“Then Mr. Graham has been to see you?”

“Yes. And he put up to me your suggestion about a private exhibition. And I fell for it. And I've got to go back among the people I used to know. And wear good clothes and put on a set of standardized good manners. Hell!”

“You don't like it?”

“I suppose, if the exhibition is a go, I'll like grinning at the bunch that thought I couldn't paint. You bet I'll like that! You, young fellow—I suppose you're here to gloat over me and to try to collect your five thousand.”

“I never gloat over doing such an easy job as that was. And I'm not here to collect my bet. As far as money is concerned, I'm here to give you some.” And he handed Hunt the check made out to “cash” which Mr. Graham had sent him for the Italian mother.

“Better keep that on account of what I owe you,” advised Hunt.

“I'd rather you'd hold it for me. And better still, I'd rather call the bet off in favor of a new bargain.”

“What's the new proposition for swindling me?”

“You need a business nursemaid. What commission do you pay dealers?”

“Been paying those burglars forty per cent.”

“That's too much for doing nothing. Here's my proposition. Give me ten per cent to act as your personal agent, and I'll guarantee that your total percentage for commissions will be less than at present, and that your prices will be doubled. Of course I can't do much while the police and others are so darned interested in me, so if you accept we'll just date the agreement from the time I'm cleared.”

“You're on, son—and we'll just date the agreement from the present moment, A.D.” Again Hunt gripped Larry's hand. “You're all to the good, Larry—and I'm not giving you half enough.”

That provided Larry with the opening he had desired. “You can make it up to me.”

“How?”

“By helping me out with a proposition of my own. To come straight to the point, it's Maggie.”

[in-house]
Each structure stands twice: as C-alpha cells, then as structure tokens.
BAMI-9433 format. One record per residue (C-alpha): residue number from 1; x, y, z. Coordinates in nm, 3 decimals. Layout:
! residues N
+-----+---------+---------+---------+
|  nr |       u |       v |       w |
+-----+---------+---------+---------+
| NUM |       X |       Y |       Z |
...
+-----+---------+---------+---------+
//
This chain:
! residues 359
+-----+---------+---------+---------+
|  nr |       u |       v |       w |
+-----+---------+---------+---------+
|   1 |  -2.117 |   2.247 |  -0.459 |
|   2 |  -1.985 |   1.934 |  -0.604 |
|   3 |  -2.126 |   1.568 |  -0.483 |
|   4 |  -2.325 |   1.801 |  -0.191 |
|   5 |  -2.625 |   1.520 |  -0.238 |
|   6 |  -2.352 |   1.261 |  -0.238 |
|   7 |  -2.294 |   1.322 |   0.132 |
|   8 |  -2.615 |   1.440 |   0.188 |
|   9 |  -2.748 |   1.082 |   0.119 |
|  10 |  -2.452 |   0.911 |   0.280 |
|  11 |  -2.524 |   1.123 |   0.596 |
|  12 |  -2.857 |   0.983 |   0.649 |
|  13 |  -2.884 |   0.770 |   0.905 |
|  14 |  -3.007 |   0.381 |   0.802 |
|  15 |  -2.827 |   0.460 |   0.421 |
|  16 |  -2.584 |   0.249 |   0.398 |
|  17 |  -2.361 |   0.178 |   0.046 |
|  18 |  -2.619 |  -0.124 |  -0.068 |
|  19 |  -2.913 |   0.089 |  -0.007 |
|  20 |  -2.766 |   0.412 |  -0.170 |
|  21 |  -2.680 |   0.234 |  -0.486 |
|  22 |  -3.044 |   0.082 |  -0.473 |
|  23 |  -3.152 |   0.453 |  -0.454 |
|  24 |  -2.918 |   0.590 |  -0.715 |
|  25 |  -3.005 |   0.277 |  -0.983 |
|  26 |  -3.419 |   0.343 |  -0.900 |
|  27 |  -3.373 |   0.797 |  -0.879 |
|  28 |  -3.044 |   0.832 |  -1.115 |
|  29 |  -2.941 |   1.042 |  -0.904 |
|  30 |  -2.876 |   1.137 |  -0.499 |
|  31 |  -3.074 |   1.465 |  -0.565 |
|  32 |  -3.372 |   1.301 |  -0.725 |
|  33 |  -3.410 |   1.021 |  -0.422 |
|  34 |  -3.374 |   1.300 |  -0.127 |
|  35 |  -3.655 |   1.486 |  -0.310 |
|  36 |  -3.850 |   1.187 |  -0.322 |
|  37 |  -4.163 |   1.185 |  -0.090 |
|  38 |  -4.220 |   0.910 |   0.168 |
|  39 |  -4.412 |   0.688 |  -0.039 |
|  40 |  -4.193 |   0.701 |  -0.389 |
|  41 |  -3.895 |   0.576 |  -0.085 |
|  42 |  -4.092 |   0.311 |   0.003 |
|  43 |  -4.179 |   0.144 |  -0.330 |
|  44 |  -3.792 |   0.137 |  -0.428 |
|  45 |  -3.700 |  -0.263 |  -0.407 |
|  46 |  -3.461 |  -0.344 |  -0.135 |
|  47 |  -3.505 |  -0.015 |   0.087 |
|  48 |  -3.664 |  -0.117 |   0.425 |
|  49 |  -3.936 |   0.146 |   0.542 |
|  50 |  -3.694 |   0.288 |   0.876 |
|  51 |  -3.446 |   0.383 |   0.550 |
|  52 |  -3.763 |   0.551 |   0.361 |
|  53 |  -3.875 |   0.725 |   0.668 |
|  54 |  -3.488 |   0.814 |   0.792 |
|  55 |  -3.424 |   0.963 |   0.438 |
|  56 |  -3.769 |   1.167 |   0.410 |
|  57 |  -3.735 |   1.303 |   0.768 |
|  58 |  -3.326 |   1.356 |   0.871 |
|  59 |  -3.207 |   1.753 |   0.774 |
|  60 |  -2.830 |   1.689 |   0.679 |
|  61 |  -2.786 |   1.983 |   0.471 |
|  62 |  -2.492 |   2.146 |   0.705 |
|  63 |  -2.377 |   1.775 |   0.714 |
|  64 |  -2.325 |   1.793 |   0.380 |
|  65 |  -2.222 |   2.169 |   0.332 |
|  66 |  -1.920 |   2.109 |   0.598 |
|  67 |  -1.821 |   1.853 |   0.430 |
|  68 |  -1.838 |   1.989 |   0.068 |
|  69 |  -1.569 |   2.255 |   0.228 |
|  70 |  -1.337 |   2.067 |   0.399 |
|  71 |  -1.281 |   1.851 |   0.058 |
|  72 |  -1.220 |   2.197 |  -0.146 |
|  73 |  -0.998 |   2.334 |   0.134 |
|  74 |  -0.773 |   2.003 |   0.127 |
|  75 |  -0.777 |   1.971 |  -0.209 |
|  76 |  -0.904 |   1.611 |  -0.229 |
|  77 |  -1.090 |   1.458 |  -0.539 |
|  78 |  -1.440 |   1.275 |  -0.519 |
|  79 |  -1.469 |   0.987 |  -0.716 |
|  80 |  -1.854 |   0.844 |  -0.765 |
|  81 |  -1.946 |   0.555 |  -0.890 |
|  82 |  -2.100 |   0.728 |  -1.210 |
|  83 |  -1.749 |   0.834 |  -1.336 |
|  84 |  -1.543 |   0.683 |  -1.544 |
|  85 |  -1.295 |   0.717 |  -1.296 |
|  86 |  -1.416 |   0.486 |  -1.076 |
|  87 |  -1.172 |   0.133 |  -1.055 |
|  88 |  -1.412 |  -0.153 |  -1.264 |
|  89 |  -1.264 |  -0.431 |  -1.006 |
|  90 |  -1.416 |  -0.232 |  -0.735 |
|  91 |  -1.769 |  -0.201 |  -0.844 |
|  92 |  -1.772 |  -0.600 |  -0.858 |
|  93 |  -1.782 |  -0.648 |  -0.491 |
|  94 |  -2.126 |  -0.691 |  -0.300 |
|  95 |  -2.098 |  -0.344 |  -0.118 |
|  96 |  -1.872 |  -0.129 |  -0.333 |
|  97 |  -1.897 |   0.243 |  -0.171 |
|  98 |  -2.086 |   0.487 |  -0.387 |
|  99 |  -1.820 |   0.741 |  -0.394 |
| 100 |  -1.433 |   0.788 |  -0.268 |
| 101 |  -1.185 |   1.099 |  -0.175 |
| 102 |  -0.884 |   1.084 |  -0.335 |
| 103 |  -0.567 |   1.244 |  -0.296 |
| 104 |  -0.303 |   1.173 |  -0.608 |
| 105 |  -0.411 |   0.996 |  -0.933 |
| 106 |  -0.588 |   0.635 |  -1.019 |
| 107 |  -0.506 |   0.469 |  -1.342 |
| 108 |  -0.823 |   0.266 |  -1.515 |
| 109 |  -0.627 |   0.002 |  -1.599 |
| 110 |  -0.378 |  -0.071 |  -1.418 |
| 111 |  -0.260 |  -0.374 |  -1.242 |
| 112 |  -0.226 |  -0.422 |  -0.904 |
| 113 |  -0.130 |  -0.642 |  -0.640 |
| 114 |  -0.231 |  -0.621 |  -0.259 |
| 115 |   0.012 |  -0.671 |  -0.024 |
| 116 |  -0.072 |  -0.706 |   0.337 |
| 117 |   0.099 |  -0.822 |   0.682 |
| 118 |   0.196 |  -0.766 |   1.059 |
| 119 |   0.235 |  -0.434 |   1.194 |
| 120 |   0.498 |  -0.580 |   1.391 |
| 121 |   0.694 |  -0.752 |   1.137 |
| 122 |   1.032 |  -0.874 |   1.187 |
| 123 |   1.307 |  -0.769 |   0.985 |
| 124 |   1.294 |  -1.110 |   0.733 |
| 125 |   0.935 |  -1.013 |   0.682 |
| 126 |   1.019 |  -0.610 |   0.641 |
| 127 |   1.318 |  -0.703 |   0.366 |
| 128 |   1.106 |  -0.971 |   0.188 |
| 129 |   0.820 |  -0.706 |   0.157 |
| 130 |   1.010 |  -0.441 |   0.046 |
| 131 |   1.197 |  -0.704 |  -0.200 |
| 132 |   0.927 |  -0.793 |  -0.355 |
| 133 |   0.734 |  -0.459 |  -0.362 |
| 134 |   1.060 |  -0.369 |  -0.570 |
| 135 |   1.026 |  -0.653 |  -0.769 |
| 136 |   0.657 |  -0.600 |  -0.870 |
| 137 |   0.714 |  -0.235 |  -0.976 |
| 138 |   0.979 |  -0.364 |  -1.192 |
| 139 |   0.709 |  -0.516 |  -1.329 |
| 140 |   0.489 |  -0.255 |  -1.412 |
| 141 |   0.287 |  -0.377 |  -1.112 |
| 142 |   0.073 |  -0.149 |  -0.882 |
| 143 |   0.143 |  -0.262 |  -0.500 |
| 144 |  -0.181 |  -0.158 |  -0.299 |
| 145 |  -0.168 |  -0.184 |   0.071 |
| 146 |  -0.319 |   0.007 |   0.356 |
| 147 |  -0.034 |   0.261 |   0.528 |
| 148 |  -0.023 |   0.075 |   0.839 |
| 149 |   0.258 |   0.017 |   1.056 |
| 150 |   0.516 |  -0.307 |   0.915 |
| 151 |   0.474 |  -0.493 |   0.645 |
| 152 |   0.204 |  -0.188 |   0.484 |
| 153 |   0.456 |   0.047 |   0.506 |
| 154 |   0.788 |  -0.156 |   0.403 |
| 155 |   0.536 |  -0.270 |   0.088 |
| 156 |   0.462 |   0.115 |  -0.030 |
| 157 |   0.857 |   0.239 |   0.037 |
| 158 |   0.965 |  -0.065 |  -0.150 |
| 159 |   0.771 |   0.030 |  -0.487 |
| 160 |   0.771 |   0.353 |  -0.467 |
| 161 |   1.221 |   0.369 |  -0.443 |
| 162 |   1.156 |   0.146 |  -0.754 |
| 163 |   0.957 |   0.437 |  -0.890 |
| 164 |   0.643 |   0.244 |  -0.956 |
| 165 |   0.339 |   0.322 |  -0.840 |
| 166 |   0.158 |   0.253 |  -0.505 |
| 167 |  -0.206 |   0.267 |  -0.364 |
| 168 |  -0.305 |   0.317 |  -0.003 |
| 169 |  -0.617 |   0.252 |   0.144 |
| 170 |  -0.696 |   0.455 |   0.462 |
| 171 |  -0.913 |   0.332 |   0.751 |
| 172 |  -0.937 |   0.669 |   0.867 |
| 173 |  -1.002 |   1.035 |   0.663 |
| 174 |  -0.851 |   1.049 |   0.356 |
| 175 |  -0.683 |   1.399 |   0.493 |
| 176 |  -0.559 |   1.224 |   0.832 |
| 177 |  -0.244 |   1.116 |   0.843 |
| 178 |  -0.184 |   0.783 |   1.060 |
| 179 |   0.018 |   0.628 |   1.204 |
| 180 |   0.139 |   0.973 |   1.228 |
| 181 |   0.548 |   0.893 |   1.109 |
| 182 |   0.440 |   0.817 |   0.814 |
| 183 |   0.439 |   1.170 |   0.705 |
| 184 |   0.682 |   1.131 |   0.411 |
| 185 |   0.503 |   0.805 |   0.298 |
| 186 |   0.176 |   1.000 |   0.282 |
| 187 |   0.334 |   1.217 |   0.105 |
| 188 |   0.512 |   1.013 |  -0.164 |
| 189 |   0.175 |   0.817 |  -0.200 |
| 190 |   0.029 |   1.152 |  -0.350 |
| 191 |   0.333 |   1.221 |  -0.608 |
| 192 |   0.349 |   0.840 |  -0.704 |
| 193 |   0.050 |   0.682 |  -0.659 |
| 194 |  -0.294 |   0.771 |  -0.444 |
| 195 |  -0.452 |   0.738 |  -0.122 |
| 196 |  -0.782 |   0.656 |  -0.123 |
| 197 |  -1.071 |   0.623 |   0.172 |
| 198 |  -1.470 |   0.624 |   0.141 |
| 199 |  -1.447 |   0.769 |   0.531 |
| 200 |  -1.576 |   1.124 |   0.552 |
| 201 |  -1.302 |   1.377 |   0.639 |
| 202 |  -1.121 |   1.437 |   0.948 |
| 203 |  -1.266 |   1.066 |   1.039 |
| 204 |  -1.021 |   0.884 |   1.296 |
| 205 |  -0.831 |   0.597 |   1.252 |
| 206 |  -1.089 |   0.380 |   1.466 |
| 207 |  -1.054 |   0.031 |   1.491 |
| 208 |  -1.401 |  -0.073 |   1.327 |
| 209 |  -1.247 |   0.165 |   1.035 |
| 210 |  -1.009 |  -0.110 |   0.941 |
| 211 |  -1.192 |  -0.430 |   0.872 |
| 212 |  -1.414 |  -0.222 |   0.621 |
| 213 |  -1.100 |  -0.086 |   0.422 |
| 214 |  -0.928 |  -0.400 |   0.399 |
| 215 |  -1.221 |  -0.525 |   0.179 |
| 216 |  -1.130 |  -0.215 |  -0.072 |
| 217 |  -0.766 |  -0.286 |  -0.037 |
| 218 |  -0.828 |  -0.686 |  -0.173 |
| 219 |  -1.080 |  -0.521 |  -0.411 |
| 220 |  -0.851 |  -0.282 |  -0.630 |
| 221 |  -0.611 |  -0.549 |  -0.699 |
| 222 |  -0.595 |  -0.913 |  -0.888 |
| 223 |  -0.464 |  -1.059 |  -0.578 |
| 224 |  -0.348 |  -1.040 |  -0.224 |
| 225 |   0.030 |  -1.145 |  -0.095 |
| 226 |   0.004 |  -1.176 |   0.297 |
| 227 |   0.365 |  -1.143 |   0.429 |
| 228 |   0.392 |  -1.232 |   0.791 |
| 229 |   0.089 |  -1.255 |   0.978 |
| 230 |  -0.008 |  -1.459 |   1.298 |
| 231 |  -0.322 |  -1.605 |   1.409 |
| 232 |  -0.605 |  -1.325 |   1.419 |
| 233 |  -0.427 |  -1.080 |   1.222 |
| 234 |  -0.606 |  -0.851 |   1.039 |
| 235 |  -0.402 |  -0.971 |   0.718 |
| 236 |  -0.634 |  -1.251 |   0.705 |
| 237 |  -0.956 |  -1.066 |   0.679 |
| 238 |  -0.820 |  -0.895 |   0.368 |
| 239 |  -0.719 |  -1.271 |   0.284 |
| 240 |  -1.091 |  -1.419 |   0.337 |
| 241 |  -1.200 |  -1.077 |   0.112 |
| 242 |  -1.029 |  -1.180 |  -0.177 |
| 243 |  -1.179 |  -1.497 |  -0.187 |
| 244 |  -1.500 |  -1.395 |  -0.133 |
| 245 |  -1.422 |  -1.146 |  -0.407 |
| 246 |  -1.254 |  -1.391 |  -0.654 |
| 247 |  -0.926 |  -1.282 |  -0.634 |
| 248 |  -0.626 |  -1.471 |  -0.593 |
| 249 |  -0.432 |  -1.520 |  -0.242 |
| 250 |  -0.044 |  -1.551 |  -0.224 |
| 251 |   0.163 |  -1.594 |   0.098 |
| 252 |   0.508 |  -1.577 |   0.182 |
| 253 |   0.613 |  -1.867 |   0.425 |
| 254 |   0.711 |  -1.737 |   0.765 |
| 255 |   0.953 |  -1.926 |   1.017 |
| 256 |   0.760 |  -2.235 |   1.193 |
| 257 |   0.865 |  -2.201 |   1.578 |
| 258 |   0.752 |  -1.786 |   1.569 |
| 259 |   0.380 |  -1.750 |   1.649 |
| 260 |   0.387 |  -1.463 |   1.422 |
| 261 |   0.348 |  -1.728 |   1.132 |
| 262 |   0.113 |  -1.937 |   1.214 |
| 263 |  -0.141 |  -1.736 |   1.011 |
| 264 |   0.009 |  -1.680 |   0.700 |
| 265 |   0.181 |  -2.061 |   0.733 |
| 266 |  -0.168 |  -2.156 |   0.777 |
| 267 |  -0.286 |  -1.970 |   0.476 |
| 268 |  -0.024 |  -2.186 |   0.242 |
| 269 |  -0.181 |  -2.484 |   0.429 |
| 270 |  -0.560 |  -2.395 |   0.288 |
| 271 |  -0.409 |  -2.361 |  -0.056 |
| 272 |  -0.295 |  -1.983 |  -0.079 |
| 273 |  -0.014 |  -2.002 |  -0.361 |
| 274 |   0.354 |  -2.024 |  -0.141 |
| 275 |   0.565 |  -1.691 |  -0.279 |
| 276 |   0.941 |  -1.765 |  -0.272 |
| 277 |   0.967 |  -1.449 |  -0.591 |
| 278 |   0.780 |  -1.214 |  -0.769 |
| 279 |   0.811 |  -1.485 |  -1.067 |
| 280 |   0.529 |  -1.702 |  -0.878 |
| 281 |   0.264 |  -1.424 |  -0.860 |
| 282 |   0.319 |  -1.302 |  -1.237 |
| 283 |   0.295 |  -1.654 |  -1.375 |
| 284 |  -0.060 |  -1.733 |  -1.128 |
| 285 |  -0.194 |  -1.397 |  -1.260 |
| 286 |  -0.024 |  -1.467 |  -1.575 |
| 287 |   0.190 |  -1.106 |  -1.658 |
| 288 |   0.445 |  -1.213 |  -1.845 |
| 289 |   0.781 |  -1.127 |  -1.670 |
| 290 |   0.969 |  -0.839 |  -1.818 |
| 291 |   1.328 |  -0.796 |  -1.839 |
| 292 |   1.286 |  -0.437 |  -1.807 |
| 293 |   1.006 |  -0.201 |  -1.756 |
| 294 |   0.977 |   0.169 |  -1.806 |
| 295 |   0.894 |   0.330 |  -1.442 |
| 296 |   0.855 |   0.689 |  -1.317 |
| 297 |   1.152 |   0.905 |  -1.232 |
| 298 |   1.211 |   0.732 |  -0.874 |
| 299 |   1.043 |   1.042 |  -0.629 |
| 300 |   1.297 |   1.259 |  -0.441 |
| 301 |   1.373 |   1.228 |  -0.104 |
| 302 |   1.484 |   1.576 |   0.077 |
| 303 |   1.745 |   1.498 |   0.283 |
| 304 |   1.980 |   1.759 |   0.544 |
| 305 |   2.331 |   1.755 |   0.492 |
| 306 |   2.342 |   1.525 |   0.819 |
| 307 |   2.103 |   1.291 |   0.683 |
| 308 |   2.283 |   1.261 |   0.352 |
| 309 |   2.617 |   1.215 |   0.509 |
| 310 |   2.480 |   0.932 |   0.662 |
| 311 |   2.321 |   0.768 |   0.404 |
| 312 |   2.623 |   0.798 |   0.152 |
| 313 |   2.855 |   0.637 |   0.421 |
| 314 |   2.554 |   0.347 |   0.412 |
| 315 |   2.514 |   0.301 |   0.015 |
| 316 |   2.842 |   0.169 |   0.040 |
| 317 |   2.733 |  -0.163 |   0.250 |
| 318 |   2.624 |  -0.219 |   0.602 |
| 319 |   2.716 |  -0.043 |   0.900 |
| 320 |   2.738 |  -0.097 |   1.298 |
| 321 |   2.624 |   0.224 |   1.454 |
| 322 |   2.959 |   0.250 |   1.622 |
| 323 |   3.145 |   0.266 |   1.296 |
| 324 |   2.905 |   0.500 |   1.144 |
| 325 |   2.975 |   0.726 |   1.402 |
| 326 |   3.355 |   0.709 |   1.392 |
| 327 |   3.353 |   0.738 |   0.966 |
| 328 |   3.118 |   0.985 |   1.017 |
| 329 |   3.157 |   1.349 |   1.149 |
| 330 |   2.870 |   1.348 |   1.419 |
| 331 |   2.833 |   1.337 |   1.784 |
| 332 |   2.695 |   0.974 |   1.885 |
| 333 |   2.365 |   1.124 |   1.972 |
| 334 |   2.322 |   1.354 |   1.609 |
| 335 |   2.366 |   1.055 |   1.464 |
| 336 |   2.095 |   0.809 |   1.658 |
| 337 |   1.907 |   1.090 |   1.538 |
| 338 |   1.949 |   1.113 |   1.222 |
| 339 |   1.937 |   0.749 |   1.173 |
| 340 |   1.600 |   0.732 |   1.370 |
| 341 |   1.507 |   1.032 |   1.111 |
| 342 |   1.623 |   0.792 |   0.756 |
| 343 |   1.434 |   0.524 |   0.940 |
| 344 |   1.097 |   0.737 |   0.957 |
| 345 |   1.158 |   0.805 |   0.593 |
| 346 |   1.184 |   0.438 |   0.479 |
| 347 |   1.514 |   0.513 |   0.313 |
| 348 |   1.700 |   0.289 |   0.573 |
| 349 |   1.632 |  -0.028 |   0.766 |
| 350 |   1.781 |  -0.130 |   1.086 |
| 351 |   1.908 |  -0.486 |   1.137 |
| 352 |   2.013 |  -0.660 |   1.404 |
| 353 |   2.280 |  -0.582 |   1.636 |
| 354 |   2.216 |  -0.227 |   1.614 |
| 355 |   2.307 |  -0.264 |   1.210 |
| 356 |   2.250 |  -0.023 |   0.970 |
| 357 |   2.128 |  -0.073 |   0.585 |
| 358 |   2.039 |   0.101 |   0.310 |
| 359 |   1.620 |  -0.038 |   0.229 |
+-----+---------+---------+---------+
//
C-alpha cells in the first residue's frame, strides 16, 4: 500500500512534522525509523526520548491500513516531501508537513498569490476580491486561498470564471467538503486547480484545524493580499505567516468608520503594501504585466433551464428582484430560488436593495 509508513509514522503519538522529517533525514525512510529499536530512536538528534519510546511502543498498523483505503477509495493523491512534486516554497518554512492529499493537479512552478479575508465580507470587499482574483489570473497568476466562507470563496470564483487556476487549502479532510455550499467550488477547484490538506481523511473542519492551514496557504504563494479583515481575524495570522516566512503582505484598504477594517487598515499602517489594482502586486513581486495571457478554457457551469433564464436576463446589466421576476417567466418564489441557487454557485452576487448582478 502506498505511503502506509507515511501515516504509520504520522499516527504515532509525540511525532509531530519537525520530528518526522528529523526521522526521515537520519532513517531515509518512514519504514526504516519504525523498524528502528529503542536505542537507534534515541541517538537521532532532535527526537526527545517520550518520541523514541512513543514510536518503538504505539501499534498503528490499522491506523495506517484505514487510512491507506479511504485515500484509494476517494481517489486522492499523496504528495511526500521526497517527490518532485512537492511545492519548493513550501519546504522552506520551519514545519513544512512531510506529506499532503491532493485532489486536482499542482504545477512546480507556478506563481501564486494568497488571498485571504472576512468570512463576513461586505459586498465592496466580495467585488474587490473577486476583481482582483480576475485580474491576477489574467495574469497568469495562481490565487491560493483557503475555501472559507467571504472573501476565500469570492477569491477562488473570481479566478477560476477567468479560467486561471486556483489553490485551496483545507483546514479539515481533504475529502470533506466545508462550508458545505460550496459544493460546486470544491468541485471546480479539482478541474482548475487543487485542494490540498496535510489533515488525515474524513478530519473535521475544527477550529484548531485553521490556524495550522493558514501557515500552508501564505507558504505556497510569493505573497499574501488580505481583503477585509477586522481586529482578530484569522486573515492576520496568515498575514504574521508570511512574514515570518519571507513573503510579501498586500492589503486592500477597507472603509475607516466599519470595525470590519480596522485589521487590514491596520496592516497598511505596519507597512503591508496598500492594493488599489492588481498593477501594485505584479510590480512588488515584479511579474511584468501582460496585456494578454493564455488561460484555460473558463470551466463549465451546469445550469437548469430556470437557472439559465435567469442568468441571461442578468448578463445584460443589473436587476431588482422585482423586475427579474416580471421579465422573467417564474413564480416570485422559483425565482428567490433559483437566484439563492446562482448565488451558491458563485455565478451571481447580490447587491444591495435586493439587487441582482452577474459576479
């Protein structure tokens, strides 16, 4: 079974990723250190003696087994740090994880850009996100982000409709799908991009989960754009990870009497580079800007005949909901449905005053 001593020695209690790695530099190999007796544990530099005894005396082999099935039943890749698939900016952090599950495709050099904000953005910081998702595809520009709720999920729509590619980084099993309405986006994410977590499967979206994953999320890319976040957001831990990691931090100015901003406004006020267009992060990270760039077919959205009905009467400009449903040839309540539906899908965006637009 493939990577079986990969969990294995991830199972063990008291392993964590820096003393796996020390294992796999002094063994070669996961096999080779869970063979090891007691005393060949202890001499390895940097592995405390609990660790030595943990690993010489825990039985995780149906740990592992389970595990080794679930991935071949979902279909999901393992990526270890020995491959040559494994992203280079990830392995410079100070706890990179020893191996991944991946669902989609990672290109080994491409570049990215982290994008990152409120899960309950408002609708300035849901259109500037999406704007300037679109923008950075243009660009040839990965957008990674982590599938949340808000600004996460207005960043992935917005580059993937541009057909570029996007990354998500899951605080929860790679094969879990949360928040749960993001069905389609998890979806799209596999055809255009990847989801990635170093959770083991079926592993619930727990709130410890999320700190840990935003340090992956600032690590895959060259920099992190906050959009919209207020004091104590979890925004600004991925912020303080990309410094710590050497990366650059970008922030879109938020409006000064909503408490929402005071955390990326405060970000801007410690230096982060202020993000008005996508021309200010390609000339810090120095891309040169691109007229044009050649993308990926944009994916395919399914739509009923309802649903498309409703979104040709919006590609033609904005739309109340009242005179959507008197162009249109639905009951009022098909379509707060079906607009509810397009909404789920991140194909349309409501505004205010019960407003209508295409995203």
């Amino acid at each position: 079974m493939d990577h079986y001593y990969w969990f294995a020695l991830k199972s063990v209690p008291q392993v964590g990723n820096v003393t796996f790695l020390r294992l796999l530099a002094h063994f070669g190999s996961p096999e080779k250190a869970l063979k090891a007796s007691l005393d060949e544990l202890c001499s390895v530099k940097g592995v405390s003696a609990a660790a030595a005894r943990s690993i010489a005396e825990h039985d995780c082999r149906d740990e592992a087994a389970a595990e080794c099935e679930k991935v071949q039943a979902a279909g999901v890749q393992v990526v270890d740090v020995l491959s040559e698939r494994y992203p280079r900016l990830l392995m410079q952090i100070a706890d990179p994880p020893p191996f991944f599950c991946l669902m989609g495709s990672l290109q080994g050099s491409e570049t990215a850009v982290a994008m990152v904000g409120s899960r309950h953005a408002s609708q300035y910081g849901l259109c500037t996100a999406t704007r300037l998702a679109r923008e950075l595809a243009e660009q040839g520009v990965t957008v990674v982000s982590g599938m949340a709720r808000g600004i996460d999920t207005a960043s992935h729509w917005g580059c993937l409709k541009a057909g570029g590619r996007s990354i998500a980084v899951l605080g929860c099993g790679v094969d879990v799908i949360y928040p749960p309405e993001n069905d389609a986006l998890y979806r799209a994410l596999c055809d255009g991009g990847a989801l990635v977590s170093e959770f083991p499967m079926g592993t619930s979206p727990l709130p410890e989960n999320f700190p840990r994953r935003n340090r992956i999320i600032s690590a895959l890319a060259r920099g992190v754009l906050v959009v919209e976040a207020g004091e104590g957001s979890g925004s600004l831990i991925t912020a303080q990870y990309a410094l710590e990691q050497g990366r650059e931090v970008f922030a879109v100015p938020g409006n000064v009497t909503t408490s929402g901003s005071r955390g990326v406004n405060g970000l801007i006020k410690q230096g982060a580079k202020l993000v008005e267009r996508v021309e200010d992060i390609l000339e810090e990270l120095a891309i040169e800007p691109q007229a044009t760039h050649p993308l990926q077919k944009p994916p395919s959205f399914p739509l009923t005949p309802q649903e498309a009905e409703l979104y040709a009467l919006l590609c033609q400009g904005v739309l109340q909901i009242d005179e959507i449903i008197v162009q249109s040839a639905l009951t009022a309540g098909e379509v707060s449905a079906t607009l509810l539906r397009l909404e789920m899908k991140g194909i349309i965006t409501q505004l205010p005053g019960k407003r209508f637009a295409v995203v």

“Maggie?”

“I guess you know how I feel there. She's got a wrong set of ideas, and she's fixed in them—and you know how high-spirited she is. She's out in the world now, trying to put something crooked over which she thinks is big. I know what it is. I want to stop her, and change her. That's my big aim—to change her. The only way I can at this moment stop what she is now doing is by exposing her. And mighty few people with a wrong twist are ever set right by merely being exposed.”

“I guess you're right there, Larry.”

“What I want is a chance to try another method on Maggie. If she's handled right I think she may turn out a very different person from what she seems to be—something that may surprise both of us.”

Hunt nodded. “That was why I painted her picture. Since I first saw her I've been interested in how she was going to come out. She might become anything. But where do I fit in?”

“She's flying in high company. It occurred to me that, when you got back to your own world, you might meet her, and in your surprise you might speak to her in a manner which would be equivalent in its effect to an intentional exposure. I wanted to put you on your guard and to ask you to treat her as a stranger.”

“That's promised. I won't know her.”

“Don't promise till you know the rest.”

“What else is there to know?”

“Who the sucker is they're trying to trim.” Larry regarded the other steadily. “You know him. He's Dick Sherwood.”

“Dick Sherwood!” exploded Hunt. “Are you sure about that?”

“I was with Maggie the other night when Dick came to have supper with her; he didn't see me. Besides, Dick has told me about her.”

“How did they ever get hold of Dick?”